We started on our Lake Hartwell hike on a sandy beach and ended up walking through beautiful, tall grasses that were filled with lots of things. Earthy things that become pocket treasures and things that end up in a small hand crafted wooden bowl at the cottage. There were also things that fit perfectly into little dog’s mouths!
Think about it: how did this little pine cone end up in the middle of Lake Hartwell? No doubt some strong northeast wind blew it there, and I let it stay right where it landed and walked on thinking about how especially rich this land really is.
Then we reached our destination for the evening. This is the covenant island in the middle of the lake. Thank goodness, it remains surrounded by water and not accessible by foot. It once was an Indian burial mound. Years ago, it was totally excavated by the University of Georgia. So even though there is nothing there, the Core of Engineers forbids normal access to the island. I’ve only been on it once and it was during a thunder storm. We ditched out kayaks and ran into the trees, and why we did that I’ll never understand. You are suppose to get out of the boat, turn it over, and go under it for a sense of (false) protection. But not our group, we had folks with us that wanted to run straight for cover under the low hanging limbs. Yikes and double yikes!!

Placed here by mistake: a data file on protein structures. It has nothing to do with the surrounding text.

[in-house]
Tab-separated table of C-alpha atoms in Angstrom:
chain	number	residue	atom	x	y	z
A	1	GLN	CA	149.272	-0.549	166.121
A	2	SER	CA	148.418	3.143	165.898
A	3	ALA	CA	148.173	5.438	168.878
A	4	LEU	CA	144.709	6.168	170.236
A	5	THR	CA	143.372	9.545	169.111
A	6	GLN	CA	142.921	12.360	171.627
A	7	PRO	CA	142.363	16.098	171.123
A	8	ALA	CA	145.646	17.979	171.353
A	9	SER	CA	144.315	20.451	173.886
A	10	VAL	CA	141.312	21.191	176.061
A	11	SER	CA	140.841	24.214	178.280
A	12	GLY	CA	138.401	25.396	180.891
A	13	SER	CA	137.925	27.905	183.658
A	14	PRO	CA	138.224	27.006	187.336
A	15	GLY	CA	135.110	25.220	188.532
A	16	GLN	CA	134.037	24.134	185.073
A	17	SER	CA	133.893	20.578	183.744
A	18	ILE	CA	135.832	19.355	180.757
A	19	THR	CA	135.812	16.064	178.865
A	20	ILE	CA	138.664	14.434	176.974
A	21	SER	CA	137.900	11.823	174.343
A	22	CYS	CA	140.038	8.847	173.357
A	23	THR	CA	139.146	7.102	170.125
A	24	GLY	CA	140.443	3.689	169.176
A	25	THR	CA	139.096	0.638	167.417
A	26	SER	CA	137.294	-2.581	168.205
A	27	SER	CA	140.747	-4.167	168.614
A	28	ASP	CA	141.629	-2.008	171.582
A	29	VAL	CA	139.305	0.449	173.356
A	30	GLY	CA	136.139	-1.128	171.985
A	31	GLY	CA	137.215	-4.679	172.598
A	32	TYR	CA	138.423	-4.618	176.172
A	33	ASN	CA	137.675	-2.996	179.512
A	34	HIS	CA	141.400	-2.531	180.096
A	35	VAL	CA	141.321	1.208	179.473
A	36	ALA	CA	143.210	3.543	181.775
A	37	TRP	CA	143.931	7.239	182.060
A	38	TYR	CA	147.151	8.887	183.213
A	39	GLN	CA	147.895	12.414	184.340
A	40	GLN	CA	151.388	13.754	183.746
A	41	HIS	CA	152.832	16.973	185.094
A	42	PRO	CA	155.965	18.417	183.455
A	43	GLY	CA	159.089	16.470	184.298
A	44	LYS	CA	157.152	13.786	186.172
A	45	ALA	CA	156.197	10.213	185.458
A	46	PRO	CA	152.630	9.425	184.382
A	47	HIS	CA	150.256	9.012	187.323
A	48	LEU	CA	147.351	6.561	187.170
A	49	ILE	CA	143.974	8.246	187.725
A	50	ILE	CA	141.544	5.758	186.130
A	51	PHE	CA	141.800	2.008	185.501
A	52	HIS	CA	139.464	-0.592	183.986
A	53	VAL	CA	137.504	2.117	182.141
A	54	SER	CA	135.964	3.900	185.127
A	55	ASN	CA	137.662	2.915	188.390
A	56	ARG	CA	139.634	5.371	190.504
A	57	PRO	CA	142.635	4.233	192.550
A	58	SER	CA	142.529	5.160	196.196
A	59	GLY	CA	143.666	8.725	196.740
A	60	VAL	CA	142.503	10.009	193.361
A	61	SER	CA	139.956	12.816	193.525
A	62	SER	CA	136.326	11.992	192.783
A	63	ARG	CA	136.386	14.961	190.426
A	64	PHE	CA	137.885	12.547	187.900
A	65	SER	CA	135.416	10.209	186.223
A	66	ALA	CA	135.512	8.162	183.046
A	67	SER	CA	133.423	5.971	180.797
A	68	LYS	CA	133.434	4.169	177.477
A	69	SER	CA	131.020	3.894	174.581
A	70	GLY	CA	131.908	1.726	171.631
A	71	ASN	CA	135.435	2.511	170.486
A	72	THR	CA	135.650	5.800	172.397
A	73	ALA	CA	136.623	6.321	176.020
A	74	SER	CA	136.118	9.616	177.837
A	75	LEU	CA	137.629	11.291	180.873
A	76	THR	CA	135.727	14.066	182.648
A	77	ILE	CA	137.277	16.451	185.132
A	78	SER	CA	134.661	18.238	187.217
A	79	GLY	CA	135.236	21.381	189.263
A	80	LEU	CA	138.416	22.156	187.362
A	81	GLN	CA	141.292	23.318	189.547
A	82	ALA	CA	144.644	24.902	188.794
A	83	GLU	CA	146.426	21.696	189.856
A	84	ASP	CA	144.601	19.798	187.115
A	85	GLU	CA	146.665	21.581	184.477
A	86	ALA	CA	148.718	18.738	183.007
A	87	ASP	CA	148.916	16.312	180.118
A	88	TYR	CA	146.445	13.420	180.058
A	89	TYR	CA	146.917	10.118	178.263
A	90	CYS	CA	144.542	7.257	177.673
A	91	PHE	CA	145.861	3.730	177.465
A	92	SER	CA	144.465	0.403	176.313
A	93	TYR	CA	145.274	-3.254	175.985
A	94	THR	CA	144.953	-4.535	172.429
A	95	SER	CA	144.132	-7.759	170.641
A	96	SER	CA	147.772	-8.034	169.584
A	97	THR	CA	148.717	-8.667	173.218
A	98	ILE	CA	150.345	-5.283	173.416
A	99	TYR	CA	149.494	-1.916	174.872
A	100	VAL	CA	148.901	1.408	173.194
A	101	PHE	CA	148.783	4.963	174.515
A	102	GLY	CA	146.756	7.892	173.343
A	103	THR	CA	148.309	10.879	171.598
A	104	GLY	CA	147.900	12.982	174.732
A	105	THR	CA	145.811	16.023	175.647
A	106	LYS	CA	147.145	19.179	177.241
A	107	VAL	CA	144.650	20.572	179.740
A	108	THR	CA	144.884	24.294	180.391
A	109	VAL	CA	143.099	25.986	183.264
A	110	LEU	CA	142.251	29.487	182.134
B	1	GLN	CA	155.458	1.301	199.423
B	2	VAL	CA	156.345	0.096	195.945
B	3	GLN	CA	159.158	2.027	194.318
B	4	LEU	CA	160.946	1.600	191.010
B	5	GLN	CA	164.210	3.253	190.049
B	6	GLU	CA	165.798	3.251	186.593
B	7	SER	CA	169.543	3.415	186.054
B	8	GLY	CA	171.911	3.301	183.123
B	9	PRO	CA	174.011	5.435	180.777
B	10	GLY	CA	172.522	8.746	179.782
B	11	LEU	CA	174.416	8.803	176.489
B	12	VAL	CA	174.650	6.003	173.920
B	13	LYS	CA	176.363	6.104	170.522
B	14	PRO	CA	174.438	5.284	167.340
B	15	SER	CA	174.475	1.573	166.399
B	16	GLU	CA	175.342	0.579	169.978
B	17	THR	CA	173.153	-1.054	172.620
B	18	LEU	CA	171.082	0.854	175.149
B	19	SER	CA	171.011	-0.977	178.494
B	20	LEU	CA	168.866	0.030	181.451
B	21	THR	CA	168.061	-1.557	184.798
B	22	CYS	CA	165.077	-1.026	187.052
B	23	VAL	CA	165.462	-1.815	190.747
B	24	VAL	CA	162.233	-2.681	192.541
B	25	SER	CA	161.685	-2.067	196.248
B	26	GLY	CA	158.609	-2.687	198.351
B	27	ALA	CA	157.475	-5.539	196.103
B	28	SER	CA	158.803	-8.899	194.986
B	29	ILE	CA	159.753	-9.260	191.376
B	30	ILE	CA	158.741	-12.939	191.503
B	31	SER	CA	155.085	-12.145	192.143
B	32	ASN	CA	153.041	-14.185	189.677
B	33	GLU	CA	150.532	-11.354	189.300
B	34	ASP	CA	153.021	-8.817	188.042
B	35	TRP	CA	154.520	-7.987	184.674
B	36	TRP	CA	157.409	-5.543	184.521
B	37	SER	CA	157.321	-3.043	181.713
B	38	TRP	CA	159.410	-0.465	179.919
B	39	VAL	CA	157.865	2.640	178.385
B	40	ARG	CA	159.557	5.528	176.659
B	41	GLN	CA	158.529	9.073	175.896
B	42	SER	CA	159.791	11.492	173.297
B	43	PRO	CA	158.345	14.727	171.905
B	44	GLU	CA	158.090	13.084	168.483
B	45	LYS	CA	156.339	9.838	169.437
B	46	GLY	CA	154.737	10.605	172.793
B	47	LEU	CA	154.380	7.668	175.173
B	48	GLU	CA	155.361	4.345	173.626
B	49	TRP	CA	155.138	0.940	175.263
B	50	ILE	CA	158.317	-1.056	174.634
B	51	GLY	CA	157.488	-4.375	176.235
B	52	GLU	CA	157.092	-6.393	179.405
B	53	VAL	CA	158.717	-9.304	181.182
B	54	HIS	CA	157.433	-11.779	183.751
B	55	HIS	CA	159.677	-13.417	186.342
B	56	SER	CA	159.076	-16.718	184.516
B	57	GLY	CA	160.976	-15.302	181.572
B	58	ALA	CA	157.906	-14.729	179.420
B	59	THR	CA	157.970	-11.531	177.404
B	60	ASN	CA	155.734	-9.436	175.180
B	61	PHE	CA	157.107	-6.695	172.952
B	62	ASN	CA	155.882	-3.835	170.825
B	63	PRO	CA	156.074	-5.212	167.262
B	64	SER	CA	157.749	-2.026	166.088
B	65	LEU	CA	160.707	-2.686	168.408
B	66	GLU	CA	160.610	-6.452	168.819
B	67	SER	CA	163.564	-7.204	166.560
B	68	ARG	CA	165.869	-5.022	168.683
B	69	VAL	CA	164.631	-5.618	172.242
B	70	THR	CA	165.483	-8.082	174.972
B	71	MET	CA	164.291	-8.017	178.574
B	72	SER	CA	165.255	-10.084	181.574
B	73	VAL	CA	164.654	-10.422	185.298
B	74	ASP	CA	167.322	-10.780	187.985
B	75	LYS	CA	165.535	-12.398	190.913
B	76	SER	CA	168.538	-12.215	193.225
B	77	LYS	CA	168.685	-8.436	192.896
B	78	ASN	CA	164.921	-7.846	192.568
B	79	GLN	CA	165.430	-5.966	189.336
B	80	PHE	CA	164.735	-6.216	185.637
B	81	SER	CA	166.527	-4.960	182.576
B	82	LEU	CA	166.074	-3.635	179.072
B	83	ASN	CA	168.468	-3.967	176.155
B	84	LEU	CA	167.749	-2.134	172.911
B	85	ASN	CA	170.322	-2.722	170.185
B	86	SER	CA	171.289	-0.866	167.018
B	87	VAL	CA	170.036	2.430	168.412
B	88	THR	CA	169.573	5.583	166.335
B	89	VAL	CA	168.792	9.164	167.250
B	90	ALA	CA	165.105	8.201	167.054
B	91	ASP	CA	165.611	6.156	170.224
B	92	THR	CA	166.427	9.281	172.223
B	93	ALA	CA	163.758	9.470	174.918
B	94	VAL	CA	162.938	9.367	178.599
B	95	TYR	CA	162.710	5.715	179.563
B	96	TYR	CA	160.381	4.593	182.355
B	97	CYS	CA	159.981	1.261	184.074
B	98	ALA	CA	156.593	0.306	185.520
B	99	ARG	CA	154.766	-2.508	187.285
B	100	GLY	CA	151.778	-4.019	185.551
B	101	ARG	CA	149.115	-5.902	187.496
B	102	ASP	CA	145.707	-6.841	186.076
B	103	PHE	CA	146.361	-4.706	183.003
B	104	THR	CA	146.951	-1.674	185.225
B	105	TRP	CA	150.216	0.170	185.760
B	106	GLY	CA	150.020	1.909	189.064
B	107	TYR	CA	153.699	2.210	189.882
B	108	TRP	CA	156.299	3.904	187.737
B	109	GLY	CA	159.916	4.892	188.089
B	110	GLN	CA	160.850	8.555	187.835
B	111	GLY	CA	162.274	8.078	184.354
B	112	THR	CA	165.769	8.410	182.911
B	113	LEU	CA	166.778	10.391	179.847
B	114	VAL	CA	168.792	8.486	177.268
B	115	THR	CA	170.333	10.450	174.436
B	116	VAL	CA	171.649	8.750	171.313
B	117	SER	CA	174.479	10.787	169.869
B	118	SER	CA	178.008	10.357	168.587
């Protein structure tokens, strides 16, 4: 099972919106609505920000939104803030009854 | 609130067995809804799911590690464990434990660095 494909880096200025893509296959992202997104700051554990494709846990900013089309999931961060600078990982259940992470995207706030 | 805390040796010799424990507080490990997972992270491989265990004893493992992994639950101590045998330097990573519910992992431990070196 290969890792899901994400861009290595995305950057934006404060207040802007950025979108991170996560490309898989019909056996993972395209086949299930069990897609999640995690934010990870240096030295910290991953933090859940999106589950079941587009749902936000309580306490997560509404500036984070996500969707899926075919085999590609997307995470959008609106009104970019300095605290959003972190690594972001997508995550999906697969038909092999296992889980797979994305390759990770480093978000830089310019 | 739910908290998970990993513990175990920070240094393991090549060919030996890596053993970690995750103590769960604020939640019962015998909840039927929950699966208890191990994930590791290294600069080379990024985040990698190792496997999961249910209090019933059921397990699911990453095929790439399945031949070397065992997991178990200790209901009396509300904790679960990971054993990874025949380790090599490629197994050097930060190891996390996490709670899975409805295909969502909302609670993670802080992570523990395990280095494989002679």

As we turned to head back to the car, Cocoa was able to walk with a drop lead. This means she was staying with me and not offering to bolt for the water like Chip (aka Brave Lite Feather). As I took this photo, I thought about how much I love her, how good she is, and how blessed I am to have her with me.
Less than five minutes later, she had popped something undefinable in her mouth and was crunching on it! “Ahhhhh!” I shouted while trying to do a swept of her teeth. Every peaceful thought within me vanished and was replaced by a vision of having to go to our vet Dr. Windus!
Then I looked down where we were both standing and I realized there was a feather. One feather and then two feathers, and then three! I looked at Cocoa and said, “What did you eat?!” There was panic in my voice and a doggy smile on her face.
The feathers were all around us until . . . well, you get the idea. The rest belongs in a Jack London novel! “Let’s go,” I said to her and as we turned to leave I noticed Chip fiercely pulling toward something.
Bones! Lots of bones! Bones that had fallen apart or been pulled apart. Needless to say, the dogs loved this walk. It was one of their favorites of all time.
“Cool” is the word Chip used and Cocoa just smiled. So, it is good to be home in northeast Georgia. Good to be with the people here and good to be on this land and good to be happy.
It’s just awesome in every way.
Oh, one more thing: there were these. Three perfectly dug large squares in a row in the lake bed. Mmmmmm. “Looks like . . . . Nope, I’m not going to say it! Not going to tell you!” You’ll have to buy the book when it comes out!